While the broadcast industry has indicated its collective dismay at some of the details contained within the FCC’s National Broadband Plan, two of the biggest players in the wireless microphone industry, Shure and Sennheiser, both urge audio professionals to remain calm. Christopher Lyons, Shure’s manager of technical and educational communications, and Joe Ciaudelli, Sennheiser’s director of market development and education, addressed the issue in separate recent communications.
While acknowledging that the proposed reallocation of 120MHz of spectrum space away from broadcast is a cause for concern, both wireless manufacturers pointed out that the plan is, at this point, more of an exploration of ideas and a call for studies on spectrum usage than a concrete proposal. As Ciaudelli said, “the report repeatedly calls for deeper, comprehensive studies on spectrum use. We encourage this, especially since the report focuses on the use of spectrum for distribution of content.”
“Certainly, reclaiming a big chunk of the TV band is worrisome for broadcasters, but this plan is really just a statement of goals and direction,” said Lyons of Shure. “And the timeline in the document — to have everything done by 2015 — seems awfully aggressive to us. Just look at how long it took to get DTV rolled out.”
The two wireless giants agree that the broadband plan’s language does not seem to represent a setback for the operators of wireless microphones. In essence, what the plan does is legitimize broadband penetration as a priority, which means that it will take on increased priority in the future spectrum ecosystem. However, the plan seems to go to great lengths to emphasize that existing users will not be disenfranchised.
A major part of the plan is the call for a full national spectrum inventory as a precursor to any reallocation. Considering that the national wireless database in the broadcast band (basically, below 698MHz) called for in the FCC’s Second Report and Order on the white spaces issue remains unresolved, it may be a bit far-fetched to believe that a full spectrum inventory can be accomplished in the two-year span suggested in the broadband plan.
Once that still-to-be-defined study occurs, the serious discussions will begin. Sennheiser’s Joe Ciaudelli said that the broadband plan focuses squarely on both TV broadcast and wireless microphones in a positive way. “Our view is that any credible study will reveal the high use of spectrum for content creation. The report specifically states, ‘changes to the TB broadcast spectrum on consumers, the public interest, and the various services that share this spectrum, including…wireless microphones.’”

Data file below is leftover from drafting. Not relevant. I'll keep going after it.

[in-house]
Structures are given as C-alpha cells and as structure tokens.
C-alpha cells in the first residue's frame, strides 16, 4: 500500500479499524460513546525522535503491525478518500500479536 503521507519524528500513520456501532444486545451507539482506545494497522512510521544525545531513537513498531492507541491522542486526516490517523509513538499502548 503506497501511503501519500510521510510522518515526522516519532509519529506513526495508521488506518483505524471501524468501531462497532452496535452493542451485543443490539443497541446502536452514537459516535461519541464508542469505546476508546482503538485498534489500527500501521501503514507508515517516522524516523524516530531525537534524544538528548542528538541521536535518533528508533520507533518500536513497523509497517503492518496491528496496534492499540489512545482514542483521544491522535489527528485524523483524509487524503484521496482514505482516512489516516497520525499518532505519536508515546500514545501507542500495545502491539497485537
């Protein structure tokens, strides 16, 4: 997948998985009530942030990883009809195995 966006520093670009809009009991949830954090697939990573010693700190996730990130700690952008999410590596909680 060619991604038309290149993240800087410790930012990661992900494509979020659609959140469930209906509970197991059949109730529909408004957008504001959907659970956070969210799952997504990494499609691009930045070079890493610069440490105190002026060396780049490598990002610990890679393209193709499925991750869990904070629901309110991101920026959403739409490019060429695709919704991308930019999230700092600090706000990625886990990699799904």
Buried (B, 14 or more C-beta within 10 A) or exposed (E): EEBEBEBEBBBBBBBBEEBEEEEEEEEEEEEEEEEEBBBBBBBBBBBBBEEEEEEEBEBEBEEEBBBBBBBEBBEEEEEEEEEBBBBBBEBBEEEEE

Because the broadband report emphasizes the primacy of content creation and distribution, it seems clear that wireless microphones, like those used in broadcasting, will have some degree of protection once the plan is finalized. Another recent FCC document promotes a return to licensing of wireless mics for certain still-undetermined classes of users. It is assumed that license holders will enjoy protection from unlicensed users through the national white spaces database.
The bottom line is that any further spectrum changes will be a minimum of five years in the future and, given the historic pace of change in these areas, probably longer. In the meantime, the coast is (relatively) clear for wireless microphone and ear monitoring systems, making this the optimal time to upgrade in those areas.
As Chris Lyons of Shure said, “We’ve now gone through this with the DTV transition, and then with the 700 MHz rebanding. We’re now in a time window where professional wireless systems are legal and well defined, and all the manufacturers have product solutions in place. Our goal now is to remind people to replace their old 700MHz systems by June 12, and then continue our support and advocacy for the industry as the FCC explores the broadband issue.”
With declining over-the-air viewership and the future emphasis on broadband communications, it seems clear that the business model for broadcast may be changing. The important thing to remember is that broadband distribution of content will be open to all, which could create new markets for broadcasters who, like wireless manufacturers, adapt to the changing landscape.
One thing that will not change, however, is that content itself remains king. As Joe Ciaudelli said, “The value of the entertainment and news content that is produced in the U.S. is, by far, the highest quality in the world. It is among the few products where we are able to maintain a favorable trade balance. I believe our leaders will be very careful before creating additional obstacles (for) one of our most valuable exports.”